eDIM performs several functions in its preferred embodiment consisting of but not limited to the following steps. eDIM facilitates bus and device enumeration, and device resource allocation during POST. eDIM finds, unpacks, and creates a driver list for all drivers; eDIM initializes both the configuration manager and the resource manager; eDIM allocates the root node and searches the driver list for the root node driver; eDIM prepares to enumerate the root node and enumerates the root node and all buses and devices systematically stemming from the root node, each an eNode; and eDIM allocates resources for the root node and all buses and devices stemming from the root node by allocating correct memory and I/O space resource requirement for such devices.

Accordingly, a feature and advantage of the present invention is its ability to provide support for IA64 and IA32 platform architectures and 64 bit addressing and its ability to evolve with future architectures.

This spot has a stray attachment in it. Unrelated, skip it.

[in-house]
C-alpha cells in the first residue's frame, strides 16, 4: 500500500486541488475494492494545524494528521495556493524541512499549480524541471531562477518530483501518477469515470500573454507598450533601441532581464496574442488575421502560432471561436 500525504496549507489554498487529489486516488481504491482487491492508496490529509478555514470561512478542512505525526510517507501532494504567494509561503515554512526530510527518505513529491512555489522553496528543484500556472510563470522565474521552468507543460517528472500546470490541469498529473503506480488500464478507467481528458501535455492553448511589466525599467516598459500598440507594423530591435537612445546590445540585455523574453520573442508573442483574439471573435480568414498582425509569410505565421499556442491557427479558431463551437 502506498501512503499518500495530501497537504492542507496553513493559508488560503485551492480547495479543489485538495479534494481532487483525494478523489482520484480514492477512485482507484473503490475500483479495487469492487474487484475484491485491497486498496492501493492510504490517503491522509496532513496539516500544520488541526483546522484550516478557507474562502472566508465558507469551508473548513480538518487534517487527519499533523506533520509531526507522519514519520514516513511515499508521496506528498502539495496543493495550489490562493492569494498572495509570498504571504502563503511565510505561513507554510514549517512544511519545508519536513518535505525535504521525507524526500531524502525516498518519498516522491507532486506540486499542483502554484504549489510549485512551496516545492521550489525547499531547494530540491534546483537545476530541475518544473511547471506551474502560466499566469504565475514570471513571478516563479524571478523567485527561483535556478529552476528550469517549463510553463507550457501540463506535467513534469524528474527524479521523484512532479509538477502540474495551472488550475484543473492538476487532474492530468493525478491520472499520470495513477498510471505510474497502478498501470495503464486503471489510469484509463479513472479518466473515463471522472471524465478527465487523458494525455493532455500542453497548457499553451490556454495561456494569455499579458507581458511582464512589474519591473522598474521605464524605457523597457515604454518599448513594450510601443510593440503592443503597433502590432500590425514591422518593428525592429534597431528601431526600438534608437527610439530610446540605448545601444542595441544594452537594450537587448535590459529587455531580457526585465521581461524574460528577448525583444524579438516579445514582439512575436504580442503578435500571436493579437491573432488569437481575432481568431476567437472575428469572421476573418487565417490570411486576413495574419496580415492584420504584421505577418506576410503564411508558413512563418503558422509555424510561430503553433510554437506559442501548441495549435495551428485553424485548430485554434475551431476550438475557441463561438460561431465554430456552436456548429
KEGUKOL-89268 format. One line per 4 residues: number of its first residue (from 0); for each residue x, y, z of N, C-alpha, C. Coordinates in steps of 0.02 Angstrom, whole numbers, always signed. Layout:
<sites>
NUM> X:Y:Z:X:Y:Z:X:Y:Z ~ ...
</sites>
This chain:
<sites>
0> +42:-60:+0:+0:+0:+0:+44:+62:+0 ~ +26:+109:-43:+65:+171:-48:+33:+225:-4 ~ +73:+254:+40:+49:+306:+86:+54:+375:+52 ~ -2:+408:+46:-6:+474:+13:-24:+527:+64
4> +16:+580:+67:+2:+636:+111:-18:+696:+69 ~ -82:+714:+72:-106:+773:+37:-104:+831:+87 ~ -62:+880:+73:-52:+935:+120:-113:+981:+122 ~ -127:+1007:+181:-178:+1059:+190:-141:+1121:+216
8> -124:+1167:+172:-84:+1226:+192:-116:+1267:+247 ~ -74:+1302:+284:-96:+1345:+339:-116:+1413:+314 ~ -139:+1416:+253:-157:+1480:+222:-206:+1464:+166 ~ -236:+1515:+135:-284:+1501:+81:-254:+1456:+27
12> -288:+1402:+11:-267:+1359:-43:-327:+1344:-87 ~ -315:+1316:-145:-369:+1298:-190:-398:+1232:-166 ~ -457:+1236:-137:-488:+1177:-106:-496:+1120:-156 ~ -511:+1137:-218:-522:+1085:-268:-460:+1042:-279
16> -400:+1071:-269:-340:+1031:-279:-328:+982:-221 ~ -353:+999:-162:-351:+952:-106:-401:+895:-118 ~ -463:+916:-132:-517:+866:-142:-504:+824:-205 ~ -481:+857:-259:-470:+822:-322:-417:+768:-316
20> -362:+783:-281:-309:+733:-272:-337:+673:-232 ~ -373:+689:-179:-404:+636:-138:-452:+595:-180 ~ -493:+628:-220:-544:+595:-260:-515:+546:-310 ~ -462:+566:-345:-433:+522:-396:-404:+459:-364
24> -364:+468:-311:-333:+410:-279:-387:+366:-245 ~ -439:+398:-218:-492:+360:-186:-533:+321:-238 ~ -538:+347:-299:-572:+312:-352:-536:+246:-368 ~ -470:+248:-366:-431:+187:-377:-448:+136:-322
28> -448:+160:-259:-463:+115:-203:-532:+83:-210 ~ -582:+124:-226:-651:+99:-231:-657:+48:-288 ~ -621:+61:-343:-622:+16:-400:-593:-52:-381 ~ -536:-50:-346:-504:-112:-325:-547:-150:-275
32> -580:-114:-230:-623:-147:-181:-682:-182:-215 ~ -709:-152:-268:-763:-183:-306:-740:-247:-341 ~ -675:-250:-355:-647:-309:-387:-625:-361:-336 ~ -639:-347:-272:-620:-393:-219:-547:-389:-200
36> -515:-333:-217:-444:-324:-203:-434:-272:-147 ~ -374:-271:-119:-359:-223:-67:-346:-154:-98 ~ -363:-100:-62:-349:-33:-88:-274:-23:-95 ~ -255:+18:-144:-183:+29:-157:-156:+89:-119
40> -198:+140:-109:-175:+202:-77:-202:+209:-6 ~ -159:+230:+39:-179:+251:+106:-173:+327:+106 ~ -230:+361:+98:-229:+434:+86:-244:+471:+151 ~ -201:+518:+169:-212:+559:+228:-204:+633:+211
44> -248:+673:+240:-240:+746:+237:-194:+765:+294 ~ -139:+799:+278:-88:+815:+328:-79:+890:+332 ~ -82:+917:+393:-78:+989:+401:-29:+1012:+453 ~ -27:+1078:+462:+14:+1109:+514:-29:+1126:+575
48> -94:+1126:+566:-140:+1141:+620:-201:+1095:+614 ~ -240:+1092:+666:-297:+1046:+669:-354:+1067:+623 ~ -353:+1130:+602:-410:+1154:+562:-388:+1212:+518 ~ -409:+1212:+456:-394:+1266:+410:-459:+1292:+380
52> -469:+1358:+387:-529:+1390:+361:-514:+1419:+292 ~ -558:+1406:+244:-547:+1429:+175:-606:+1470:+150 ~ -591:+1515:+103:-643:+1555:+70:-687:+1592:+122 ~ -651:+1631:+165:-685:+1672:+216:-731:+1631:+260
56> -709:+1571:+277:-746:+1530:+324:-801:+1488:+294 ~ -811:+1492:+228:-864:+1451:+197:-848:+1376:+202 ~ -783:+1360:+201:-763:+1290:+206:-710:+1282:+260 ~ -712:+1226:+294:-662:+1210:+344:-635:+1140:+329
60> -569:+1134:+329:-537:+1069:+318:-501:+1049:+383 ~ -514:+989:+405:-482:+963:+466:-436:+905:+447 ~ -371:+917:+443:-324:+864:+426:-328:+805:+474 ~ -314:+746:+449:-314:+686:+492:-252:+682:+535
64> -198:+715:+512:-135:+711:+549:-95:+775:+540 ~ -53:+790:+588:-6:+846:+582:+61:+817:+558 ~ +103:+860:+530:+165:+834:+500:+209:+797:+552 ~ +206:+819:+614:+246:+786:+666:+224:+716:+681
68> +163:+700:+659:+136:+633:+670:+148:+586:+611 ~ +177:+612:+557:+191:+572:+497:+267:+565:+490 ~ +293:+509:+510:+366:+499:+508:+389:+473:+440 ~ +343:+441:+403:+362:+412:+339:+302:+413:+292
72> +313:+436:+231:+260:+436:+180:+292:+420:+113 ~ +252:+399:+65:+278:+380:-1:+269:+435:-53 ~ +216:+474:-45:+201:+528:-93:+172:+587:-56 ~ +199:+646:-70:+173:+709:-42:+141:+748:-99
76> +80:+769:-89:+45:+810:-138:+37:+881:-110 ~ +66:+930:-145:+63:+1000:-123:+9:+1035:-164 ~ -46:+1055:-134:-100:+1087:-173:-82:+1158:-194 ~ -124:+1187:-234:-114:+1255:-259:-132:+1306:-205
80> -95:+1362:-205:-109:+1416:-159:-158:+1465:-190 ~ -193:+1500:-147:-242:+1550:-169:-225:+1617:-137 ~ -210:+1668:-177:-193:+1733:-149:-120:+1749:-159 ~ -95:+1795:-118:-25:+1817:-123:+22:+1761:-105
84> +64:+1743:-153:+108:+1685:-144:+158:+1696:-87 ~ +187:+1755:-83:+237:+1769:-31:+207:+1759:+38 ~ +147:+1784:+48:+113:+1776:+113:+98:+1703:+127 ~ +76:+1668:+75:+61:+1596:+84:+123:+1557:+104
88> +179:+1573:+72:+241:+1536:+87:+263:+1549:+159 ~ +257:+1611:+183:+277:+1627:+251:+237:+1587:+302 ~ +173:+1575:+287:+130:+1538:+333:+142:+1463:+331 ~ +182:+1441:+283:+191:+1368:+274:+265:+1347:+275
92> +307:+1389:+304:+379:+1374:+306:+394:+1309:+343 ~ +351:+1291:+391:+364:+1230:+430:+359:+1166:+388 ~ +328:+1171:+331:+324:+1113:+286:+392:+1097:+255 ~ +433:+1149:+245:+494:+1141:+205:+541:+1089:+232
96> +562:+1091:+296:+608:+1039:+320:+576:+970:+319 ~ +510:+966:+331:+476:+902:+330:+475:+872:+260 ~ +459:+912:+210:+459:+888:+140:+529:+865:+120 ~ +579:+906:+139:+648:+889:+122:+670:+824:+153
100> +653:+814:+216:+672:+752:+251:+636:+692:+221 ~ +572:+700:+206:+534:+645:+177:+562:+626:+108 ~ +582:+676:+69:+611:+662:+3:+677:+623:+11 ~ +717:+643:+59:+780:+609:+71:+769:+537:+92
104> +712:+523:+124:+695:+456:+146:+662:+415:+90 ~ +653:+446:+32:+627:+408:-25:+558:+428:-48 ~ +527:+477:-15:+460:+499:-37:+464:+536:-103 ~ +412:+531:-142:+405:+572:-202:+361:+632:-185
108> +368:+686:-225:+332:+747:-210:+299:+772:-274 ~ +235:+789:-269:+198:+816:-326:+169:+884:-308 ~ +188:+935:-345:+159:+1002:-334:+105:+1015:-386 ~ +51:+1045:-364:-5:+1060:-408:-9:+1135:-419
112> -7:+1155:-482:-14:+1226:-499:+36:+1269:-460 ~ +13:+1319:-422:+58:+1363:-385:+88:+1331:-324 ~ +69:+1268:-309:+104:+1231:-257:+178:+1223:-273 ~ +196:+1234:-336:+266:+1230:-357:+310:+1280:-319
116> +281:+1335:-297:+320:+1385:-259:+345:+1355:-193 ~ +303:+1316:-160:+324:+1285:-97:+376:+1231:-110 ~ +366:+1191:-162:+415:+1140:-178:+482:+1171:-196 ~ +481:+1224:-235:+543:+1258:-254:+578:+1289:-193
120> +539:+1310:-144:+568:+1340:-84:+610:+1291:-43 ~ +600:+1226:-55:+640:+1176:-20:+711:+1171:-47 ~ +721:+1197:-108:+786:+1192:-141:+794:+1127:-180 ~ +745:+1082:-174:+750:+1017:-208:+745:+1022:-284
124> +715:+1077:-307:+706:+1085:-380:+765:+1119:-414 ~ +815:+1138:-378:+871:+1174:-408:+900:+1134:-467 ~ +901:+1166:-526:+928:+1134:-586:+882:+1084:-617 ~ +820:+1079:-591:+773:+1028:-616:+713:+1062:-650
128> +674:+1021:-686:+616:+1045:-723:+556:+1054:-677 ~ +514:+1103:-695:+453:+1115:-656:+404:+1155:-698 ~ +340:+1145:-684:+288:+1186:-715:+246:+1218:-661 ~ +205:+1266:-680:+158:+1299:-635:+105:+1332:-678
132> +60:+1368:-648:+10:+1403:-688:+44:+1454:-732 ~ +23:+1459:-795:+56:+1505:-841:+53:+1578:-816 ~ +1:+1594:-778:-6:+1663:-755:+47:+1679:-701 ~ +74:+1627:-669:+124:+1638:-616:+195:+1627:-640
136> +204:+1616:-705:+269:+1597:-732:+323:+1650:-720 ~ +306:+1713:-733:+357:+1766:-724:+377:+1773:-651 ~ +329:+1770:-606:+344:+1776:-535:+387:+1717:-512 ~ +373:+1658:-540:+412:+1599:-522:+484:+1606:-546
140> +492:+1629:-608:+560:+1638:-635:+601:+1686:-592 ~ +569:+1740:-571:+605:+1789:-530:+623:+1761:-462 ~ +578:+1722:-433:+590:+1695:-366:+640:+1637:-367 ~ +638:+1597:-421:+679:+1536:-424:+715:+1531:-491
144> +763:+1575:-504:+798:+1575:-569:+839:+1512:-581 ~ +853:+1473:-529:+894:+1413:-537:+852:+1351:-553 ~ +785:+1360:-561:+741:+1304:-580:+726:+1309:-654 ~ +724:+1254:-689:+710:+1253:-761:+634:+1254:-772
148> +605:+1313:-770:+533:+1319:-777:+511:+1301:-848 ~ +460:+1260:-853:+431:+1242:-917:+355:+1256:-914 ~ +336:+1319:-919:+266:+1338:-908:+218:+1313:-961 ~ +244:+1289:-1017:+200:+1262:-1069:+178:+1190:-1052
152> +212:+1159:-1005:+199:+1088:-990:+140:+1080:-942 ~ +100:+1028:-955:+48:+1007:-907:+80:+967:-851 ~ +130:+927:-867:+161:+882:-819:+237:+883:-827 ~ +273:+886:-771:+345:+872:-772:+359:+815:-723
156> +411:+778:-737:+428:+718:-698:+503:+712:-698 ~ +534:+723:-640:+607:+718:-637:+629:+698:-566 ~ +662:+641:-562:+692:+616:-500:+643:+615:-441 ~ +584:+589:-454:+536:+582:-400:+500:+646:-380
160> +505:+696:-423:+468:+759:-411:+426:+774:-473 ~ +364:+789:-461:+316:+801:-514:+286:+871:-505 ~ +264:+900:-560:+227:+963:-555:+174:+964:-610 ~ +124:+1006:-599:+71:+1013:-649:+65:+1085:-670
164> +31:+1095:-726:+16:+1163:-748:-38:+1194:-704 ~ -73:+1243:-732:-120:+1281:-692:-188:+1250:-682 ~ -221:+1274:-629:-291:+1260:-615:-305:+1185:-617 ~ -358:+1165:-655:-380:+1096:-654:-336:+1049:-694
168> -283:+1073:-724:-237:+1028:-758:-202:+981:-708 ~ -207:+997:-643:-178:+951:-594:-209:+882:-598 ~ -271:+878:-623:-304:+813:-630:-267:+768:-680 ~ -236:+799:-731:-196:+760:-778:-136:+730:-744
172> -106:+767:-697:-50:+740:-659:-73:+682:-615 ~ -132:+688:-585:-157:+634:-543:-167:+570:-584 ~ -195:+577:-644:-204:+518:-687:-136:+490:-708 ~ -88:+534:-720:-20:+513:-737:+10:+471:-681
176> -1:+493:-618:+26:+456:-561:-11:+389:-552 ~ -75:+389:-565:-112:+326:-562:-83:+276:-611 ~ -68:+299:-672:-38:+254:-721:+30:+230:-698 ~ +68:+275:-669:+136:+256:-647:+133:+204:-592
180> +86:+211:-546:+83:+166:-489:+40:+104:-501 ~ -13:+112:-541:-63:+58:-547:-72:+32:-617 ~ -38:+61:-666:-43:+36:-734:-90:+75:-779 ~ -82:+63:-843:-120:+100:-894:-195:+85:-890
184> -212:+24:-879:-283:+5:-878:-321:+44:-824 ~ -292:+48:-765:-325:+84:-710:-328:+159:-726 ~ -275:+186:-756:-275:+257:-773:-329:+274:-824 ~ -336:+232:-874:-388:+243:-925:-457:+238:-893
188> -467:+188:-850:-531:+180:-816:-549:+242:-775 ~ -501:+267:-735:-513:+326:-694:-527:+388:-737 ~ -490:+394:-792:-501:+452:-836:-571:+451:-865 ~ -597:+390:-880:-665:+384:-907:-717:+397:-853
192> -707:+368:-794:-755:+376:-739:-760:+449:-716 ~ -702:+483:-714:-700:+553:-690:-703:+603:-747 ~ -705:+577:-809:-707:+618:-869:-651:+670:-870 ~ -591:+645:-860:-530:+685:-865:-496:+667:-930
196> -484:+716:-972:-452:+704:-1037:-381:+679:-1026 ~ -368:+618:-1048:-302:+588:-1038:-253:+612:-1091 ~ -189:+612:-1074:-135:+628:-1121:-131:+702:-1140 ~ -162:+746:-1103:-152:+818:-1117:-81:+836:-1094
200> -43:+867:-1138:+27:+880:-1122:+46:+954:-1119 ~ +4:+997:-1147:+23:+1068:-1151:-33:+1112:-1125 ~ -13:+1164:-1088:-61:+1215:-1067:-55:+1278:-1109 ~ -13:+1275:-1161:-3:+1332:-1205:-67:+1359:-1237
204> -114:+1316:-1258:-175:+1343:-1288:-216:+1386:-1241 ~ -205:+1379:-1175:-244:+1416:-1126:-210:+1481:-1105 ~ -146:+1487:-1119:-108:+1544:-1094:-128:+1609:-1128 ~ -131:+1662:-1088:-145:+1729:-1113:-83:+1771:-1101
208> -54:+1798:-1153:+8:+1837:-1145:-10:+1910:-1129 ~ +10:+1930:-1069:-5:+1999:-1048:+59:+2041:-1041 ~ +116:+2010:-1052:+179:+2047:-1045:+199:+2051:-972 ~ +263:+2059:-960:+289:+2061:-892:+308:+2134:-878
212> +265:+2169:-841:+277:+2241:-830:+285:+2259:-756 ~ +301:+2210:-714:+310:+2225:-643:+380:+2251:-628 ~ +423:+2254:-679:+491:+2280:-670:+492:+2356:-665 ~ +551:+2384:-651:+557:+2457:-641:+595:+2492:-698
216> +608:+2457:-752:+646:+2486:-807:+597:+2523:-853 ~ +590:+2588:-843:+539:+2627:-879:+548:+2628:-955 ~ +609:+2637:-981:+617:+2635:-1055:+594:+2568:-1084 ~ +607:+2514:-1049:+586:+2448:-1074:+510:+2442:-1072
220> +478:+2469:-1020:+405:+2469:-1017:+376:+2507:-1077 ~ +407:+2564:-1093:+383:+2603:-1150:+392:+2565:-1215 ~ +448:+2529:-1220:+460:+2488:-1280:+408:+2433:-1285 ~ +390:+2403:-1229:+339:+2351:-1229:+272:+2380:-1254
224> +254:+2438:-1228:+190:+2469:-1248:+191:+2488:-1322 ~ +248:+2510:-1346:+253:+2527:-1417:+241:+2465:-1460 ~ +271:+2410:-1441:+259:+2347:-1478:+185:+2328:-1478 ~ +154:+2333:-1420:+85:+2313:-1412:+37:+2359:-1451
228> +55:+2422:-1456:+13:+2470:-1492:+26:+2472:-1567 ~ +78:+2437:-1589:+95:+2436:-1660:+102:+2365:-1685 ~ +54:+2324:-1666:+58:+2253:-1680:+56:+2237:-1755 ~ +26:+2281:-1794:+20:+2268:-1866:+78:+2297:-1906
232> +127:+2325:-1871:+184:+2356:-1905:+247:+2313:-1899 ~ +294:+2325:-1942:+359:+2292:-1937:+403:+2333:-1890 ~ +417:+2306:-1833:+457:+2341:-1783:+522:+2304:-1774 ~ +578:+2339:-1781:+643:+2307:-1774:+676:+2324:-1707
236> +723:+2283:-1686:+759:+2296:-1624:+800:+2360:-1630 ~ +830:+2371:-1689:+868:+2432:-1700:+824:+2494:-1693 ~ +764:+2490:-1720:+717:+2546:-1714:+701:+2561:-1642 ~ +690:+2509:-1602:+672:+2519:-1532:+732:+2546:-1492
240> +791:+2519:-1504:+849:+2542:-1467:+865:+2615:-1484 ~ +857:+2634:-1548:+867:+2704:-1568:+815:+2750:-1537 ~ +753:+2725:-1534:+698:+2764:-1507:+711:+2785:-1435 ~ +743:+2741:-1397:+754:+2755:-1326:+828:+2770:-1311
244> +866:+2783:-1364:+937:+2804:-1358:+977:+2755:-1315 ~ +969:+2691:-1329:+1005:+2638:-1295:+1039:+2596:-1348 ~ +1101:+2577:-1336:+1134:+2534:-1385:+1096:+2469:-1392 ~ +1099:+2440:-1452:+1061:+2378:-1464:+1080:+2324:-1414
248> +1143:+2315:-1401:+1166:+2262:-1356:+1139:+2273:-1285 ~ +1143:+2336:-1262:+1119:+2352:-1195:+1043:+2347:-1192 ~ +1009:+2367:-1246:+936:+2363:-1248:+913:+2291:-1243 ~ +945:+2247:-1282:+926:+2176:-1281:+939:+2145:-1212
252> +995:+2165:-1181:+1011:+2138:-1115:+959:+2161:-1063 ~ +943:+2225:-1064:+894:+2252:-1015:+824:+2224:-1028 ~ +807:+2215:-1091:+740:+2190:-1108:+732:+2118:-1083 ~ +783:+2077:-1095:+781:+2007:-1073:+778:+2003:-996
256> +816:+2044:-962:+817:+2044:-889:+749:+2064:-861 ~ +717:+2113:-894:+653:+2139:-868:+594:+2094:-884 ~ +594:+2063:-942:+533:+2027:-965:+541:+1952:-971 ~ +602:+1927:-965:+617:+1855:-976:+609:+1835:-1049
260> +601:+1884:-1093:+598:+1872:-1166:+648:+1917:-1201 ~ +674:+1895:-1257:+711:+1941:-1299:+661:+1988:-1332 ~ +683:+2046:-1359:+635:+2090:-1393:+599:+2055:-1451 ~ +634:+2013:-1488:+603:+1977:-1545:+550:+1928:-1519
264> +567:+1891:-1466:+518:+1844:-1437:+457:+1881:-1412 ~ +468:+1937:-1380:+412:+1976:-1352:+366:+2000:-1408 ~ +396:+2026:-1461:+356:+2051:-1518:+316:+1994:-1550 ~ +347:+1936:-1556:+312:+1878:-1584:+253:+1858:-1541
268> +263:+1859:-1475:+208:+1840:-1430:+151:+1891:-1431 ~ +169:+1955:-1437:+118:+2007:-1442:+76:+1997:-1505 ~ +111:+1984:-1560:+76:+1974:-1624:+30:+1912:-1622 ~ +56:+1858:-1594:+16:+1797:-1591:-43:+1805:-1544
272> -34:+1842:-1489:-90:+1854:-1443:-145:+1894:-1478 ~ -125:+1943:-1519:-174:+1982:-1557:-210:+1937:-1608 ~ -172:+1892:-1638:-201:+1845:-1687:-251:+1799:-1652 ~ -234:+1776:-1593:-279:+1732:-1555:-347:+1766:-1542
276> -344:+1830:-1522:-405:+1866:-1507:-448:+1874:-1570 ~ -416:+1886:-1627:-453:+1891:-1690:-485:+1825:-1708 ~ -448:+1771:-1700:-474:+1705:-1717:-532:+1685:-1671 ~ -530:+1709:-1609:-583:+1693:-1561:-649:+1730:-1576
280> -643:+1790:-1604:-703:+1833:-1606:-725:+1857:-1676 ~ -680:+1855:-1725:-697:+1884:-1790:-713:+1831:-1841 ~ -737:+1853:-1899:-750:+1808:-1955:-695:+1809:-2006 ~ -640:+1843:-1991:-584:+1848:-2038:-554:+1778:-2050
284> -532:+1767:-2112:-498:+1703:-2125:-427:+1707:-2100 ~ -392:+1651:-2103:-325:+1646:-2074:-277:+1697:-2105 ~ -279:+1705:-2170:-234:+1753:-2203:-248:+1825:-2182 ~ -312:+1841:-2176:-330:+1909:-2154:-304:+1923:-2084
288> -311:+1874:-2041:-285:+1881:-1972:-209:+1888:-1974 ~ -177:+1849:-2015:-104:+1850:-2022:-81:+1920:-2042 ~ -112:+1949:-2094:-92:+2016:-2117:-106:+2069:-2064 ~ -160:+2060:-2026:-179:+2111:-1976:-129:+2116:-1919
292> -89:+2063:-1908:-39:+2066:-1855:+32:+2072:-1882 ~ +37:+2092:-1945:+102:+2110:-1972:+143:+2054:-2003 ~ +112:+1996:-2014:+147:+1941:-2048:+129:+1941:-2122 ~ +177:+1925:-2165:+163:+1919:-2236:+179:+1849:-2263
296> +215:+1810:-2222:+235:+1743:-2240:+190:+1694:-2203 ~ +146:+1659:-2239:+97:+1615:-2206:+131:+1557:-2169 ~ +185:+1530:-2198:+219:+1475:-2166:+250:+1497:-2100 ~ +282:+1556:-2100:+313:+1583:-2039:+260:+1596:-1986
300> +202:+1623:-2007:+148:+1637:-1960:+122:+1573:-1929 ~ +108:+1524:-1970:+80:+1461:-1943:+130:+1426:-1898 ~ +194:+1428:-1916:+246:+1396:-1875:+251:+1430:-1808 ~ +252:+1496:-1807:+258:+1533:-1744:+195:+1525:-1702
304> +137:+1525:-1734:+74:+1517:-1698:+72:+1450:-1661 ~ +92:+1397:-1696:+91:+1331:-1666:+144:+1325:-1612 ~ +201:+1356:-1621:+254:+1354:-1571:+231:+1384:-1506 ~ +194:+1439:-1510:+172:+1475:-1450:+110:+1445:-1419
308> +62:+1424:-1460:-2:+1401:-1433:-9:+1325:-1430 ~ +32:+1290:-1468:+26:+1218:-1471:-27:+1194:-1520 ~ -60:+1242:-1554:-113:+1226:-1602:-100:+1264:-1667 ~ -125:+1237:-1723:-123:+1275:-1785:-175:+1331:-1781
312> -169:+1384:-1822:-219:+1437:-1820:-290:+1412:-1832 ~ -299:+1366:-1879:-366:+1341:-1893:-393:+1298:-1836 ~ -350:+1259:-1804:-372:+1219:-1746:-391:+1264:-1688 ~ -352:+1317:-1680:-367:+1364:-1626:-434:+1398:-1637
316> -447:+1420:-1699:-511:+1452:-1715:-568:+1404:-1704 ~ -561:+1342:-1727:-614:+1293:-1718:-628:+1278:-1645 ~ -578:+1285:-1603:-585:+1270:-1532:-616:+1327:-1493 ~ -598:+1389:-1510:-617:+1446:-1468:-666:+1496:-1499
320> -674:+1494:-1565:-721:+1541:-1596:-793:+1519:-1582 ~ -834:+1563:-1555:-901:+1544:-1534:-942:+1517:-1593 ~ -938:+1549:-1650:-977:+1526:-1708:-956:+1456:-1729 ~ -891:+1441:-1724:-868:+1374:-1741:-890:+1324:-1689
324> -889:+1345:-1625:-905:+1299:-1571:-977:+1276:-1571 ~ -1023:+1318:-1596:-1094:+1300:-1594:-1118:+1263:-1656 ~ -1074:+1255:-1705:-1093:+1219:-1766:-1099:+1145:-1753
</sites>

Another feature and advantage of the present invention is its ability to provide support for full BIOS modularity and scalability solution, thereby facilitating the removal or addition of support for a particular bus or device.

Still another feature and advantage of the present invention is its ability to provide a modular solution, thereby allowing customization and specialization of the BIOS code for a specific computer system.

Yet another feature and advantage of the present invention is its ability to provide support for legacy free and legacy platform architecture, including extended industry standard architecture (EISA), industry standard architecture (ISA) and plug-n-play industry standard (PnPISA).